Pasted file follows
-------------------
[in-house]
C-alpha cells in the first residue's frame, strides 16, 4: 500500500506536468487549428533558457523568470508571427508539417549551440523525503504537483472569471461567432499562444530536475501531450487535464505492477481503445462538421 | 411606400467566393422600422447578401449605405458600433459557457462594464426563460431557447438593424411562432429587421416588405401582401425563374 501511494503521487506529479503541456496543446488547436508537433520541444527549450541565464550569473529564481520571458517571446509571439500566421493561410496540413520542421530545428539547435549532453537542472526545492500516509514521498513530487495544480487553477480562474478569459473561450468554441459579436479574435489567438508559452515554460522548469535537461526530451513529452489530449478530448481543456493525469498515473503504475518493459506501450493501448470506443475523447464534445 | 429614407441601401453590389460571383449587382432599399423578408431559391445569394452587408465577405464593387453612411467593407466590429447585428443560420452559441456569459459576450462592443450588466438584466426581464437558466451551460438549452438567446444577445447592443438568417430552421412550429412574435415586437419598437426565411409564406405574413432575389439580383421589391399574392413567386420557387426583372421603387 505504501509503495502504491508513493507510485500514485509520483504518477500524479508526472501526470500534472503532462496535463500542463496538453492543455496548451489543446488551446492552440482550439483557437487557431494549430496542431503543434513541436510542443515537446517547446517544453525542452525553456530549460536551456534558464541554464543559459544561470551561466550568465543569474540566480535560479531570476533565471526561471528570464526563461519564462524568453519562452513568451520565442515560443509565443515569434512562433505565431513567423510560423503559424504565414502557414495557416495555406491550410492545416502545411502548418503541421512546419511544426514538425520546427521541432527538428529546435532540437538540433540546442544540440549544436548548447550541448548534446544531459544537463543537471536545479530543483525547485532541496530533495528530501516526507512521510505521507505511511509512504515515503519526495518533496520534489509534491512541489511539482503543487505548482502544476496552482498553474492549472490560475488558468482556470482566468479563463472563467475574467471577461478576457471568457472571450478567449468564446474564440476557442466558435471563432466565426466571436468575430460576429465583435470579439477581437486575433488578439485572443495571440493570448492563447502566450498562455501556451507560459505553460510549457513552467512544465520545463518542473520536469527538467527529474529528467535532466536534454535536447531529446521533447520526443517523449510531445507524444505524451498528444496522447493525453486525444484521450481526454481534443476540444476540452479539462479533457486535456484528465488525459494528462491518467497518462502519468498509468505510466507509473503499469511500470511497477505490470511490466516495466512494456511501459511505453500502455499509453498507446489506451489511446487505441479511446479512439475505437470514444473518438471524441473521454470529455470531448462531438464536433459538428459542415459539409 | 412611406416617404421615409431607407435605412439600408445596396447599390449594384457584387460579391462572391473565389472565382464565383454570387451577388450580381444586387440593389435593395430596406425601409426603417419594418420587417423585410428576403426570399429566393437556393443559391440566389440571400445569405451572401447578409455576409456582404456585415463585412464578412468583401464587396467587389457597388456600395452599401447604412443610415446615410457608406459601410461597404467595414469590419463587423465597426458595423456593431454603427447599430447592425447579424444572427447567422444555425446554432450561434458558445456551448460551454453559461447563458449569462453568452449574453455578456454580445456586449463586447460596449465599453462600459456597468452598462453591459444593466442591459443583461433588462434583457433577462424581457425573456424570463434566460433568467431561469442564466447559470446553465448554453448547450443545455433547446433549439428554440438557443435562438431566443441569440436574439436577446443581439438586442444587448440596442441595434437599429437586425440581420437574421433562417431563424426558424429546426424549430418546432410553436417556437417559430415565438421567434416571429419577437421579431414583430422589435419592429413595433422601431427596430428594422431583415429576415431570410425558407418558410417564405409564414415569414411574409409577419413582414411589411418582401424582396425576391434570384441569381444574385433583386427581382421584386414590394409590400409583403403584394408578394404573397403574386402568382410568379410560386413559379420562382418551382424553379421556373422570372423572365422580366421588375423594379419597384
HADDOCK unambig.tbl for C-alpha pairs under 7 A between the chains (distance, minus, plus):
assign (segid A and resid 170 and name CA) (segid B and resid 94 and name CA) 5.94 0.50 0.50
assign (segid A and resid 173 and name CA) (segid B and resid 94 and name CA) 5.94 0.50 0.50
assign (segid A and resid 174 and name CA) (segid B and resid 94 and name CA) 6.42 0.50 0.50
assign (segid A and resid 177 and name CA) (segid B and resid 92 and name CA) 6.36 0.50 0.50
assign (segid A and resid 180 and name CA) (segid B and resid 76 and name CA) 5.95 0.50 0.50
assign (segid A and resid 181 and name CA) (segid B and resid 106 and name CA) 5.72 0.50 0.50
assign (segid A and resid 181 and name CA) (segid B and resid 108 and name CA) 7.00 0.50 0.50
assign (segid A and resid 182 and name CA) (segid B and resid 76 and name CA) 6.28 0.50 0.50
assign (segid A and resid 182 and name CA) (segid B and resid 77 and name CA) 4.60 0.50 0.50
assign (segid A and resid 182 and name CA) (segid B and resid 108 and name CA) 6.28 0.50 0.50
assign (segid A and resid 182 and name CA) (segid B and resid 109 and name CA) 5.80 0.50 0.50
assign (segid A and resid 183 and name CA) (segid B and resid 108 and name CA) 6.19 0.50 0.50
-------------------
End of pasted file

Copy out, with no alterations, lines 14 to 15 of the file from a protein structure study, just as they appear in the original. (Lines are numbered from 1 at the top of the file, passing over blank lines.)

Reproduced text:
assign (segid A and resid 182 and name CA) (segid B and resid 109 and name CA) 5.80 0.50 0.50
assign (segid A and resid 183 and name CA) (segid B and resid 108 and name CA) 6.19 0.50 0.50